National Smallbore Outdoor Rifle Championship Centennial

posted on June 27, 2019

“The adoption by the N.R.A. of a standardized course for practice with the small-bore should throw open a field of sport which will be especially attractive to boys as well as to the more mature riflemen who have learned that practice with the .22 calibre rifle is worthy of the highest skill. Also in States where there is a widespread interest in rifle practice among boys, the establishment of ranges should present no very great difficulties.”

—“Arms and the Man,” October 4, 1919

The National Smallbore Outdoor Rifle Championship, born in the aftermath of World War I, celebrates its centennial this year. Since 1919, smallbore competitors have gathered 94 times at seven locations to contest for the champion’s laurels.

Art Cook
Art Cook would later go on to win Olympic gold in 1948.

Competition at the turn of the 20th century was service rifle and Edward Crossman, an instructor at the Army’s School of Small Arms at Camp Perry, OH, during the war, thought smallbore would be excellent training for the service rifle. Crossman leveraged his position on the National Rifle Association of America Board of Directors and was appointed to create a smallbore championship at the 1919 National Matches to be held at Caldwell, NJ. By all measures the inaugural tournament was a great success.

The National Matches, and the NRA Smallbore Championship, moved to the Ohio National Guard’s Camp Perry range complex on the shores of Lake Erie in 1920 and would be the home of the matches for the next two decades. Although the service rifle and pistol events would suffer cancellations because of economic crises—smallbore would miss only the 1926 edition.

Trophies, new in 1923, were donated by the Peters Cartridge Company, Remington Arms, U.S. Cartridge Company, Western Cartridge Company and Winchester Repeating Arms became venerated icons presented to winners of the most prestigious individual matches.

Bill Woodring
Bill Woodring gained fame as a firing member of the 1934 Dewar Team that not only beat the British, but also set a new record.

The shooting program would have modern-day competitors scratching their heads. There was an à la carte menu of matches, which were shot at 50 and 100 yards and with re-entry matches a regular feature.

There was a good deal of long-range shooting at 150, 175 and 200 yards. On occasion there was a position match but, by and large, the courses-of-fire were all prone. If there were sighters they were limited in number, and firing was stopped while the sighter target was replaced by record targets.

The most-important events, outside of the actual individual championship, were the preliminary matches used to select the 20 shooters to represent the United States in the Lord Dewar International Postal Match. The Dewar, sponsored by Great Britain’s Society of Miniature Rifle Clubs, was open to English speaking nations. Between the two World Wars (1919-1939) the United States won an impressive 18 out of the 20 matches.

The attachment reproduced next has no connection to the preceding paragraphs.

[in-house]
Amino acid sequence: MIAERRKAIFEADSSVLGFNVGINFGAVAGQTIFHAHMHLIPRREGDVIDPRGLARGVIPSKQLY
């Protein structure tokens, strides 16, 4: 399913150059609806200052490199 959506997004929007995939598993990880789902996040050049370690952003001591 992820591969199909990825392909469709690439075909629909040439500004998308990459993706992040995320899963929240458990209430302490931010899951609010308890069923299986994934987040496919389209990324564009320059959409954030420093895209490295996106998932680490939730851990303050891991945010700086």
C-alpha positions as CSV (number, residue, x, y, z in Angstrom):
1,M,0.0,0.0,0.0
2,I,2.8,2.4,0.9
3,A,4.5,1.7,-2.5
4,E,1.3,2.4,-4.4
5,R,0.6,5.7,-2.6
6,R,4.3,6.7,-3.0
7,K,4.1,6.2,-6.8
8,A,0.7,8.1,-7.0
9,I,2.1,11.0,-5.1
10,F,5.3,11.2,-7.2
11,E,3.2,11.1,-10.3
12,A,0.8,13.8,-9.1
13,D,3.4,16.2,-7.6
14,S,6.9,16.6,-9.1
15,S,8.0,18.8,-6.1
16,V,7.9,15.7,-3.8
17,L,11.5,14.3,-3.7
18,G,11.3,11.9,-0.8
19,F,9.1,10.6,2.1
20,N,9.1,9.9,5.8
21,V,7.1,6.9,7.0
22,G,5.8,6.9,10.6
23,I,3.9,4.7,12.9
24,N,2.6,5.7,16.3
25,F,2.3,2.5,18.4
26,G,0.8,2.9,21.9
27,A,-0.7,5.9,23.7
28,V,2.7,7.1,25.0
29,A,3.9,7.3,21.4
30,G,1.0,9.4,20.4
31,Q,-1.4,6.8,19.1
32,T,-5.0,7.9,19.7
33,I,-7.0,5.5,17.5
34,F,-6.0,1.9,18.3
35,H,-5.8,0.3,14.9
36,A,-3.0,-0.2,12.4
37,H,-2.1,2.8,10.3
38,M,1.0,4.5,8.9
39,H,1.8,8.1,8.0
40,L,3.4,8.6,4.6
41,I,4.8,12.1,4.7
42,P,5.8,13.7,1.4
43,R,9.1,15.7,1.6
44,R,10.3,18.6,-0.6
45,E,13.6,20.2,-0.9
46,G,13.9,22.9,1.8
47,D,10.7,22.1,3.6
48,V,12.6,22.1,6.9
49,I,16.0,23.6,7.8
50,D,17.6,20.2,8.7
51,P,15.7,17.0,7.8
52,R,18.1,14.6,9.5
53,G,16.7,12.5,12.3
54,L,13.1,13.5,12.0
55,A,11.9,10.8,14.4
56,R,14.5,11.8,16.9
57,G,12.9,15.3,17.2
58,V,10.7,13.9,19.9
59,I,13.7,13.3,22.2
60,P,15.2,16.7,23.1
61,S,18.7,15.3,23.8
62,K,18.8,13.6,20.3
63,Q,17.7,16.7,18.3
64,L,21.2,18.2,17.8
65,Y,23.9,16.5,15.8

Ralph McGarity displayed extraordinary skill, winning the individual title in 1923 and 1927—the first to repeat. His feat would be matched by Therkild “Turk” Samsoe in 1933 and 1935. William “Bill” Woodring would outdo both of them after winning three in a row starting in 1936—a feat unmatched to this day.

The postwar years would record the smallest and largest smallbore matches: 29 prone in 1948 and 1,088 combined prone and position in 1962. The championship would wander a bit after World War II, but came back to Camp Perry in 1953, where it remained for the next 60 years. The most notable change came in 1957 with the introduction of a position championship won by Art Cook who, having won the 1948 prone championship became the first to win both titles.

Lones Wigger and Hap Rocketto, circa 1965
Lones Wigger and the author (r.) in 1965.

Lones W. Wigger, Jr. would define smallbore excellence, winning his first prone and position championships in 1963, the first to win both titles in a single year, a feat he would repeat in 1973. Wigger won his last national crown, the prone title, in 2002, incidentally becoming the oldest person to win a national outdoor championship as he was a month shy of his 65th birthday. He amassed six prone titles and 21 position crowns, nine of them in a row, in 39 years—a record that is unlikely to be matched.

Other noteworthy accomplishments were notched by Viola Pollum and Karen Monez, the first women to win the prone and position championships, in 1955 and 1987 respectively. Jamie Beyerle was the first junior to win the national prone title in 2004, shooting iron sights the whole way, another first. The first junior to win the position title was Jacob Buchanan in 2014. And, Fred Cole won 15 senior position titles in 17 years.

Years later, the smallbore community was asked to relocate from Camp Perry to accommodate the World Long Range Shooting Championships. The move was made in 2014 to the St. Joseph Valley Rifle and Pistol Association’s Wa-Ke’-De Range, Bristol, IN, which hosted the NRA Metric Championships. [Editor’s note: Next year, Smallbore will be reunited with Pistol and High Power at Camp Atterbury, IN.]

If surviving a century of growth and change, good times and bad, indicates health and accomplishment—then smallbore is on track for another successful 100 years of competitive shooting excellence.

Lead photo: Ralph McGarity, Lones Wigger and Jamie Corkish are three of the greatest smallbore rifle shooters in history..

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